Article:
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Page 307Work methods analysis involves describing the work content of each task as a series of steps or elements and identifying risk factors for each work element. After the major physical stresses have been identified, ergonomic interventions may be applied to minimize exposure to risk factors. Such interventions are often categorized as engineering controls, administrative or production controls, or personal modifiers. Although risk factors are frequently cited in the literature, acceptable exposure levels have not yet been determined for all individual and combined factors. The presence of a risk factor does not necessarily mean that the person doing the job is at excessive risk of an injury or that ergonomic changes are worth their cost. When the presence of risk factors is combined with a history of musculoskeletal disorders among persons doing that job, the risk may be considered excessively high and ergonomic interventions may be worth their cost. In many cases, it is desirable to make changes regardless of the history, because job changes are often inexpensive, and injuries are often very expensive. This is particularly the case when jobs are being initially designed and set up. Examples of Process-Based Ergonomics Intervention Programs The Occupational Safety and Health Administration has issued a standard of practice for assessing and addressing musculoskeletal disorders in the workplace. The American National Standards Institute has accredited a national committee (Accredited Standards Committee, 2000) charged with developing a standard process or program for reducing musculoskeletal disorders associated with work. Within industry, Ford Motor Company, for example, uses a team-based approach at each facility, establishing ergonomic committees consisting of labor and management representatives who collect and analyze local data (reviewing surveillance records and medical cases), propose interventions, and assess their effectiveness (Joseph, 2000). Though not targeting specifically the issue of musculoskeletal disorders in the workplace, the Department of Defense has demonstrated for decades that the elements of an effective ergonomics program can be formally defined in broad scope, and that these elements can be successfully tailored to the needs and features of specific workplaces and workers (see U.S. Army Missile Command, no date). We note here that each of these approaches to ergonomics interventions is process-based (i.e., applies a process of analysis, implementation, and assessment of effectiveness), and that any ergonomics program benefits when the scientific method is applied by researchers and practitioners in those programs who collect and analyze data, propose and implement interventions, and assess their effectiveness.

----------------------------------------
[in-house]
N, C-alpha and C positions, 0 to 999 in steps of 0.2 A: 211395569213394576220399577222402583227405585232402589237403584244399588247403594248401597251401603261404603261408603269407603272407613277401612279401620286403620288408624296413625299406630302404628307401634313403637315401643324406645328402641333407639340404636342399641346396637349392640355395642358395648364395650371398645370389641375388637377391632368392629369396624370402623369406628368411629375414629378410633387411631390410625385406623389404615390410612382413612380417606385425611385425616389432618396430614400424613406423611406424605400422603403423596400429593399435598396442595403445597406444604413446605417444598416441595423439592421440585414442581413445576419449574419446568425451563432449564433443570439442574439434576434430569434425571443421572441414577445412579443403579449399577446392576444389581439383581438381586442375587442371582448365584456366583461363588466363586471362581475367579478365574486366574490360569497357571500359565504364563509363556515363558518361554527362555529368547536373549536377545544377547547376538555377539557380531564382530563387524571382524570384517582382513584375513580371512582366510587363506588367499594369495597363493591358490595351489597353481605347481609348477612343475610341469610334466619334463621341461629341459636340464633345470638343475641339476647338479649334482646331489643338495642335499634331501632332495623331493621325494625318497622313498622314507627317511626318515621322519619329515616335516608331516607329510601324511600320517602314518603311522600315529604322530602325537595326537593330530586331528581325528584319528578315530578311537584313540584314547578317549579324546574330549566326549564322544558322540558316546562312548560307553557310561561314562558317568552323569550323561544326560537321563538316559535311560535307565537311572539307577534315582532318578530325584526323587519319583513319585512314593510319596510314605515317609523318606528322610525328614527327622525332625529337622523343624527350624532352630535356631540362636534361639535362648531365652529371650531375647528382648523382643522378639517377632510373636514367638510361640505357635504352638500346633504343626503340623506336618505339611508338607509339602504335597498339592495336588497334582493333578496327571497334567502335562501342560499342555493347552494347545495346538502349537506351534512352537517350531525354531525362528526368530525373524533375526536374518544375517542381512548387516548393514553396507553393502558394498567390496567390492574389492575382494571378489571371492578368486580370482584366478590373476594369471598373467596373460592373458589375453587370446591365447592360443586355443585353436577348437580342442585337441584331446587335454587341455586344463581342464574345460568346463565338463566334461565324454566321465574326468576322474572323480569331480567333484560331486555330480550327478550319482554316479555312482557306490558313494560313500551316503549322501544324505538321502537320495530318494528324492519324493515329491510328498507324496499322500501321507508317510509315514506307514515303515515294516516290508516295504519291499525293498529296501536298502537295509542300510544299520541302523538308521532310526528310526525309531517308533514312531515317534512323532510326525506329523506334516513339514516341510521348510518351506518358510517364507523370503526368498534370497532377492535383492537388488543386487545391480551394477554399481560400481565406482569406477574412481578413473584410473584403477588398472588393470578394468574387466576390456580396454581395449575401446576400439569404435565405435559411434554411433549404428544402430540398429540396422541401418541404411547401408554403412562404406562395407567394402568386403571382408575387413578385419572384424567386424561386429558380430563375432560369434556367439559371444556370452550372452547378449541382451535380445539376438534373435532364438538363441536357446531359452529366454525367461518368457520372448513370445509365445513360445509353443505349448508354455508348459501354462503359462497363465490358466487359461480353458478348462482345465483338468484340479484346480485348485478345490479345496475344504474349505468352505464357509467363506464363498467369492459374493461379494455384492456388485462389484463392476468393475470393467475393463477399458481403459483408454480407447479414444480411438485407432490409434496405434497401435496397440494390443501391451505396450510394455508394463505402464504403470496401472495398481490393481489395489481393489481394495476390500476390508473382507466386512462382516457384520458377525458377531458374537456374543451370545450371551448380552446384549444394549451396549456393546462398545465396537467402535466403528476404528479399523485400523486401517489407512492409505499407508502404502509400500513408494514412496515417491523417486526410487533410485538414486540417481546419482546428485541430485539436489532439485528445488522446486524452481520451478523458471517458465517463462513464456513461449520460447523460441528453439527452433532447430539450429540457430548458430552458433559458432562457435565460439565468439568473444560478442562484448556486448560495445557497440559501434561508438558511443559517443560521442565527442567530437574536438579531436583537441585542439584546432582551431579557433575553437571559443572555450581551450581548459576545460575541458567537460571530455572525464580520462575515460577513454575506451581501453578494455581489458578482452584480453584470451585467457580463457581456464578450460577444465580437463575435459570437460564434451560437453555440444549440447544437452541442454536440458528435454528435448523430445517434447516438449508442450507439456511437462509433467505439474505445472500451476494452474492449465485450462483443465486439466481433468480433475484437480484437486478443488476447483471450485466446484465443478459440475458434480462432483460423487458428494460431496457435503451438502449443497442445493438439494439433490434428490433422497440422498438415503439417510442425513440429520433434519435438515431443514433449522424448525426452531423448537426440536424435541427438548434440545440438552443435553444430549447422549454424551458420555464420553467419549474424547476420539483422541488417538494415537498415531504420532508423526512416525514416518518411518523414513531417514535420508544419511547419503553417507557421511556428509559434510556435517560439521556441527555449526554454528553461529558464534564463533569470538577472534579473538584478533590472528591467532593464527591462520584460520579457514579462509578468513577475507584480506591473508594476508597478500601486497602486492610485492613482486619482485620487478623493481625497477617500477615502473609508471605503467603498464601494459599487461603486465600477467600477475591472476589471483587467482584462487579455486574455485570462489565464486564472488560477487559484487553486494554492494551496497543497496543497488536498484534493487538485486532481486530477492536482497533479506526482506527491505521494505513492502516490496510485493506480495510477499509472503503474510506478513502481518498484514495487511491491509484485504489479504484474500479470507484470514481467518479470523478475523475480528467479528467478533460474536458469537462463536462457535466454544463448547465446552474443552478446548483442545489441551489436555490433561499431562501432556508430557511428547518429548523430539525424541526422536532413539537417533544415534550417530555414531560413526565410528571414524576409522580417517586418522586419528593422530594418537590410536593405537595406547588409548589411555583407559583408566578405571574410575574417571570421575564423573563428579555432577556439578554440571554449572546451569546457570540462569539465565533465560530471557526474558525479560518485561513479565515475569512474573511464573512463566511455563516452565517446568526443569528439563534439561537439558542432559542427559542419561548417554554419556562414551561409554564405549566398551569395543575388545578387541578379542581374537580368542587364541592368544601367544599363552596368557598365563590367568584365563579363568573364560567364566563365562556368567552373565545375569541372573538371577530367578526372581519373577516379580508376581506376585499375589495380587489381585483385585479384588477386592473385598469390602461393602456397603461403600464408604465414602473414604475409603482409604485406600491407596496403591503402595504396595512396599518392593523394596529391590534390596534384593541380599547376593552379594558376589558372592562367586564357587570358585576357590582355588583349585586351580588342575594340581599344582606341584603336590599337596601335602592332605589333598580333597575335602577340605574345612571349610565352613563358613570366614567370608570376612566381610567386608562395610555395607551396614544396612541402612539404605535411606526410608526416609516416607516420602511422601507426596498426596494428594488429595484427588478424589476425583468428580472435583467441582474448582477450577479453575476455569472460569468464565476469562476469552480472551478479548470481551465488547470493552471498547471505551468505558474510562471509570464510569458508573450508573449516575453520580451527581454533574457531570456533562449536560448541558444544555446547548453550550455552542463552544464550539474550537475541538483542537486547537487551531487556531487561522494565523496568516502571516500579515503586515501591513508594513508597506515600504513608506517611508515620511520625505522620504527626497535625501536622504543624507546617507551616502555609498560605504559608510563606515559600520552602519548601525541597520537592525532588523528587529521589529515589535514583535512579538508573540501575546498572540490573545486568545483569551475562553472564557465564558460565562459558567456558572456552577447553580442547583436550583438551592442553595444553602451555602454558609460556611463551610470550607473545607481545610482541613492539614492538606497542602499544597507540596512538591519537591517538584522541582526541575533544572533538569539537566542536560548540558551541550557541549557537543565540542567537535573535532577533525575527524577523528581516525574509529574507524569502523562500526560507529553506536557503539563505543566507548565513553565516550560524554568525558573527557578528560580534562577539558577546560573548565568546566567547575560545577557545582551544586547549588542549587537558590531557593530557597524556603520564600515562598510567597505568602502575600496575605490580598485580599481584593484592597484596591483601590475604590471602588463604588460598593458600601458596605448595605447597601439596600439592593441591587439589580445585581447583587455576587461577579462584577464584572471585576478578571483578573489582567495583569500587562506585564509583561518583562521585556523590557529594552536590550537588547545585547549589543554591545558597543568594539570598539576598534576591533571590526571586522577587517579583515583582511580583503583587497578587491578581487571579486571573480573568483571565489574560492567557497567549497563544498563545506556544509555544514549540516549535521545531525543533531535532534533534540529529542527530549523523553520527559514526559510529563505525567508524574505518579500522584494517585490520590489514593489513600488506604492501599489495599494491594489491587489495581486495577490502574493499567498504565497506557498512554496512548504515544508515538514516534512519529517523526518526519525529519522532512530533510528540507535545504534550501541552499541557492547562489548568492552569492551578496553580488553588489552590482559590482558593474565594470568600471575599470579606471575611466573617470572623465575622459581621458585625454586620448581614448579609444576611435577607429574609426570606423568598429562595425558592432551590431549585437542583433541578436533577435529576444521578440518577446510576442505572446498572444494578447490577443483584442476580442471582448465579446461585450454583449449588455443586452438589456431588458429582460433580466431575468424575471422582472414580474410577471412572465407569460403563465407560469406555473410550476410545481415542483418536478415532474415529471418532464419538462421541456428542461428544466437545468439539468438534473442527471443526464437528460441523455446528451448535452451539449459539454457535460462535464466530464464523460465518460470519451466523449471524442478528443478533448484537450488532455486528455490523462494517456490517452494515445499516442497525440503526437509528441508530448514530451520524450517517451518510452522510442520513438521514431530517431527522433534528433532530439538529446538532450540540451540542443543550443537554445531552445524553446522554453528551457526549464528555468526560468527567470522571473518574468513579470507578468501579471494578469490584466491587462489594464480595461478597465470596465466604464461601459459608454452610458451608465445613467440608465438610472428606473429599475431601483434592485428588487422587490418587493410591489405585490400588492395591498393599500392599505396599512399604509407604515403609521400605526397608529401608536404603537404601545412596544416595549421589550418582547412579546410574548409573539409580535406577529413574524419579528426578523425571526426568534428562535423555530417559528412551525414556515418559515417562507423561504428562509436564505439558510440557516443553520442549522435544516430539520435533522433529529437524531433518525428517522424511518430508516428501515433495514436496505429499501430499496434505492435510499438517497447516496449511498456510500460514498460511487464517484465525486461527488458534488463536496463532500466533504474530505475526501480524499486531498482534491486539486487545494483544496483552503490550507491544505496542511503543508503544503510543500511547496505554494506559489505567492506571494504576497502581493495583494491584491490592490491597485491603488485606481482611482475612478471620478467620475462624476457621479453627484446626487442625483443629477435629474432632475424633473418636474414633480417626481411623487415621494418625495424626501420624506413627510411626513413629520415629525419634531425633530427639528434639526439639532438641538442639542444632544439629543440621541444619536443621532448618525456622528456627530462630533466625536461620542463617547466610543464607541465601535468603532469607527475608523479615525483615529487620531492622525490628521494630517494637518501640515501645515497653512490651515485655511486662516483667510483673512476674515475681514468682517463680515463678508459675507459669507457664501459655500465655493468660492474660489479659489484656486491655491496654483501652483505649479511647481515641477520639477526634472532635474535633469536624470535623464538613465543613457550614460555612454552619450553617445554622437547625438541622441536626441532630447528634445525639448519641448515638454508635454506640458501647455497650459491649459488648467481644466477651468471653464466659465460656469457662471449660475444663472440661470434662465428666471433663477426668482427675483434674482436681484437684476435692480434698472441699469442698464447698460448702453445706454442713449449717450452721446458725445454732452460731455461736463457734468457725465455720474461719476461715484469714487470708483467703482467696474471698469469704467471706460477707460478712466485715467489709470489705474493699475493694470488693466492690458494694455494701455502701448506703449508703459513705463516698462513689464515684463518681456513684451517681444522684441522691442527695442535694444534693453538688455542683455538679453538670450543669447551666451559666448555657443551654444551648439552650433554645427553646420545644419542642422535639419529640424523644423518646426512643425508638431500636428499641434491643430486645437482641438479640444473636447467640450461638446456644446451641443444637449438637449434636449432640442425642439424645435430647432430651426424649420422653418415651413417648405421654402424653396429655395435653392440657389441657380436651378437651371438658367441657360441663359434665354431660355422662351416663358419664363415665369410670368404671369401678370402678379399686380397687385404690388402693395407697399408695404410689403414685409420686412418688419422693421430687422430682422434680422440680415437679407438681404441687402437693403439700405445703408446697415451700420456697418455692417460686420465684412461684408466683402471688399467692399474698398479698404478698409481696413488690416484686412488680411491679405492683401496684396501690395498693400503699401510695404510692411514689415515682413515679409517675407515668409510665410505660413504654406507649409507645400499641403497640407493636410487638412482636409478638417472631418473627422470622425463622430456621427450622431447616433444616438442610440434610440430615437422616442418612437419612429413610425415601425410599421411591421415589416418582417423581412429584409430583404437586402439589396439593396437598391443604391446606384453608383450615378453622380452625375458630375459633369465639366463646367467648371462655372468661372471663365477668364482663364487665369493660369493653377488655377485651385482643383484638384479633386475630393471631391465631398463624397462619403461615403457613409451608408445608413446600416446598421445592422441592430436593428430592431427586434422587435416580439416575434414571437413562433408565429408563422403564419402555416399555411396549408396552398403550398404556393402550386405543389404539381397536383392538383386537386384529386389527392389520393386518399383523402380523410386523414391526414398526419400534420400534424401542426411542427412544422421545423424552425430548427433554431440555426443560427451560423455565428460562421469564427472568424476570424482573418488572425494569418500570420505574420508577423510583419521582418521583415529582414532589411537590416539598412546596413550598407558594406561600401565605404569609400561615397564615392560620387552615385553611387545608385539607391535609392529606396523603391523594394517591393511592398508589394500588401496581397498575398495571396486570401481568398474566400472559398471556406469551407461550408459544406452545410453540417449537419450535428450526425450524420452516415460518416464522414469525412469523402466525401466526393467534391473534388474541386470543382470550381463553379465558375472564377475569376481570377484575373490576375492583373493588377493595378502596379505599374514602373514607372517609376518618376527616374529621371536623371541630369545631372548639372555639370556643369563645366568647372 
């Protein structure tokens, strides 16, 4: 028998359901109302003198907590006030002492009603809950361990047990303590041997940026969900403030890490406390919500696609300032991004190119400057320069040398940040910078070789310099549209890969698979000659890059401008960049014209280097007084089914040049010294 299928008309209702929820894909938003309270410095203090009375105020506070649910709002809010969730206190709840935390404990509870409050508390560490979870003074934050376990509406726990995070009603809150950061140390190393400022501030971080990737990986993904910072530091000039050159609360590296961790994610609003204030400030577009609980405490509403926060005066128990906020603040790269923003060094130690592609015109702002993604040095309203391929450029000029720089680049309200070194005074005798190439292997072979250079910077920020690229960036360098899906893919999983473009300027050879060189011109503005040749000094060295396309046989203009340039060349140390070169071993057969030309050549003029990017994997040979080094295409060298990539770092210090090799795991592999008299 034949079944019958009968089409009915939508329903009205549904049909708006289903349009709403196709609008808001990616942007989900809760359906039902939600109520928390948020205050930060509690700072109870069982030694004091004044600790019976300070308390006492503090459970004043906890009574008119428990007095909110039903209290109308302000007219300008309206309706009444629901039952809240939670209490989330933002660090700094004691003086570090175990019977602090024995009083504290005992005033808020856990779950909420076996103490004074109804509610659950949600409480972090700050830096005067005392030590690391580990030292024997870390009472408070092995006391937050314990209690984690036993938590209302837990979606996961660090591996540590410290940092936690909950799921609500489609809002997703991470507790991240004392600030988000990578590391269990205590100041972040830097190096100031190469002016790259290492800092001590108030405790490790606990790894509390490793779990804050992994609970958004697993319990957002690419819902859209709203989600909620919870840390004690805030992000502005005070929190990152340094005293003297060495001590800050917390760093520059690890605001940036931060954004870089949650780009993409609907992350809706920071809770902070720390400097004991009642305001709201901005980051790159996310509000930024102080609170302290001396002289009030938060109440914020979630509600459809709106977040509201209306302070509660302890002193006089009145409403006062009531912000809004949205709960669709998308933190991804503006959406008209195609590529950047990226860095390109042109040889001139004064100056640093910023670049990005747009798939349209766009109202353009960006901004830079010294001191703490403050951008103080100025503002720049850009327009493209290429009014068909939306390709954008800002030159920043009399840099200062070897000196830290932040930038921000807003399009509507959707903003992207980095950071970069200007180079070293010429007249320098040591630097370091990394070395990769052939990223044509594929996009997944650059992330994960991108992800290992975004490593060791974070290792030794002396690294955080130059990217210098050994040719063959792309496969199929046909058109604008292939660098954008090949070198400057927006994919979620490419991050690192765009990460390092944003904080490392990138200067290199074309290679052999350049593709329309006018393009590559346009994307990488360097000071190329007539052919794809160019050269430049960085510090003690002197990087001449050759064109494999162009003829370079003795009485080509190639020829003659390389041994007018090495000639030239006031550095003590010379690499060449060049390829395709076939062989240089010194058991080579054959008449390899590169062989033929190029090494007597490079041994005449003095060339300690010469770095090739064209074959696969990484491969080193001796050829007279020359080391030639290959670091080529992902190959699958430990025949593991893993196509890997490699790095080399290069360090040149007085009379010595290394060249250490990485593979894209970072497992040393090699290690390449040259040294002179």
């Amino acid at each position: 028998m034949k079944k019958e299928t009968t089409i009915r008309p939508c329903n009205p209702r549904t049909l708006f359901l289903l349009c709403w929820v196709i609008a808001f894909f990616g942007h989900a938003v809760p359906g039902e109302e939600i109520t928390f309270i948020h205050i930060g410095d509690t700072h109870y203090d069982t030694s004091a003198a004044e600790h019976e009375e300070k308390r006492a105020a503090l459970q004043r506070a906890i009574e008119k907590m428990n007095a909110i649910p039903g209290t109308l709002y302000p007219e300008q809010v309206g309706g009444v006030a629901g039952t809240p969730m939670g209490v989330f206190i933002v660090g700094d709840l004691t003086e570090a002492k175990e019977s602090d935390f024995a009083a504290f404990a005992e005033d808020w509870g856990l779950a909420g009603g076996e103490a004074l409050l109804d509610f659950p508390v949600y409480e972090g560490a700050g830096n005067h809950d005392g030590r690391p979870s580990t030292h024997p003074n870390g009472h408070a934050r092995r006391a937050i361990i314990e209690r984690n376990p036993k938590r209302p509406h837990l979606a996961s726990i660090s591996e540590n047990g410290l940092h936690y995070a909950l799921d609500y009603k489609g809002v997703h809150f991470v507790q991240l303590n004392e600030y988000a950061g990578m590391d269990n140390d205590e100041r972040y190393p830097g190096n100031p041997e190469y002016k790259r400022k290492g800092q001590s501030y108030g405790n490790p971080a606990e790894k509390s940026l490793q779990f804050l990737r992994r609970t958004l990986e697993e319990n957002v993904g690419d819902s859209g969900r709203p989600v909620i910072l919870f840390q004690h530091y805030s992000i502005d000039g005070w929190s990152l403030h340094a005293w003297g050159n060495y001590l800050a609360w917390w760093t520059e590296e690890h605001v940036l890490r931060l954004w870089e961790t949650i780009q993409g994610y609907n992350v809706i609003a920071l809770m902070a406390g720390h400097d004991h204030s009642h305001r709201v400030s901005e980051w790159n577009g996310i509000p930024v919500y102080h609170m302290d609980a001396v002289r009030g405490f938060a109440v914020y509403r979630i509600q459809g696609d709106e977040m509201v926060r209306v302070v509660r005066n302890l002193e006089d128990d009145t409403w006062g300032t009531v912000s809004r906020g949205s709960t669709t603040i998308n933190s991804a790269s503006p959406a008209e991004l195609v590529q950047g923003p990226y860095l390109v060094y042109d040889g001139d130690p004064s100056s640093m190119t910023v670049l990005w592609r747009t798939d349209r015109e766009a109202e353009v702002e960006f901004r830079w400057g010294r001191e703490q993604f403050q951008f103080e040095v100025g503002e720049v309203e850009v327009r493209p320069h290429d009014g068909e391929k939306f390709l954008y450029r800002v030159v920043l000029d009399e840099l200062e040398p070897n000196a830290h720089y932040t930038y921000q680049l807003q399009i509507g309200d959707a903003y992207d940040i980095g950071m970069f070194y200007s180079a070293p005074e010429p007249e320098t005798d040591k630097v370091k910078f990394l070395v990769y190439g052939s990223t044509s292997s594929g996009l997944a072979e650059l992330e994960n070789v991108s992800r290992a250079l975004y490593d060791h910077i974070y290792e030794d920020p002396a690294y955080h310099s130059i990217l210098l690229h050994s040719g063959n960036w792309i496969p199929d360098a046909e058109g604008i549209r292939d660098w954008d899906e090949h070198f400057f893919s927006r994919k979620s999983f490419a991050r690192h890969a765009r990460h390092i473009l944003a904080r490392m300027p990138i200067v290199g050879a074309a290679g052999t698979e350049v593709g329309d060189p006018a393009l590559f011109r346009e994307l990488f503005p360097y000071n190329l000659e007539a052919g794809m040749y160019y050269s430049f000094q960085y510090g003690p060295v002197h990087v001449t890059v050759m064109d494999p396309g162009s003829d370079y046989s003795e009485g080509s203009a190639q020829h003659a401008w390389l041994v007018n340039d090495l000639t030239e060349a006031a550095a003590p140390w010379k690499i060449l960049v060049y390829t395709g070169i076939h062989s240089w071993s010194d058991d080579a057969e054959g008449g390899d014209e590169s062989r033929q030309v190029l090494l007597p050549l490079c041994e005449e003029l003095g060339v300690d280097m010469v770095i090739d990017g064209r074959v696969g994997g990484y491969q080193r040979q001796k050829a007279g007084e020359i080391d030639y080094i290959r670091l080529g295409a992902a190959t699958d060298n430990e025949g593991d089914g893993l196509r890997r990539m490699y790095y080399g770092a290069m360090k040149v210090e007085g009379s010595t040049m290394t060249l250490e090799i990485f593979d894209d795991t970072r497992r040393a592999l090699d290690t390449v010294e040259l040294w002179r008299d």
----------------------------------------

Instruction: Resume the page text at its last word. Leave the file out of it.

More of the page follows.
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Page 308 SPECIFIC INTERVENTIONS: BACK Few high-quality scientific intervention studies related to the primary and secondary prevention of low back pain are available in the literature. The vast majority of the literature consists of retrospective analyses and case reports of intervention effectiveness, better assessed through prospective studies and, if possible, randomized controlled trials. In order to provide insight as to the effectiveness of interventions in controlling the risk of back pain, the reviewed literature was categorized in three ways. First, high-quality reviews of the literature were evaluated for common indications and trends. Second, since most of these efforts consisted of reviews dating back to the mid-1990s, a review of the literature since that time was performed using similar quality criteria. Finally, a review of reported “best practices” was performed to assess how reported experiences in industry relate to the more rigorous controlled studies of interventions. Collectively, this approach has provided insight into the effectiveness of low back interventions. Results of High-Quality Reviews Through the Mid-1990s Six high-quality reviews of the literature were identified that assess the state of knowledge associated with the ability of ergonomic interventions to influence low back disorders. Based on its criteria for quality, this assessment selected reviews that accepted only studies that met rigorous methodological constraints and reviews that comprehensively examined the basic science behind intervention logic. Six reports met these criteria. The first review, performed by Westgaard and Winkel (1997), assessed 91 studies that met seven inclusion criteria. By these criteria each reviewed study included: (1) field intervention; (2) involvement of a primary or secondary intervention; (3) an exposure-effect analysis; (4) sufficient documentation for repeatability; (5) a unit of analysis that was the entire job (not a task); (6) outcome analyses that included internal exposure, acute responses, and/or health effects; and (7) documentation in English. In addition to these inclusion criteria, this review selected interventions based on seven quality criteria. These quality criteria included: (1) proper statistical analyses, (2) reasonable study group size, (3) variables that were generalizable to other settings, (4) consideration of reliability and sensitivity of variables, (5) inclusion of a control group, (6) an adequate observation period with follow-up measurements, and (7) proper documentation of the intervention process. The inclusion criteria of the second review (van Poppel et al., 1997) accepted studies that included: (1) a controlled clinical trial that is prospective in nature in which the intervention group is randomly assigned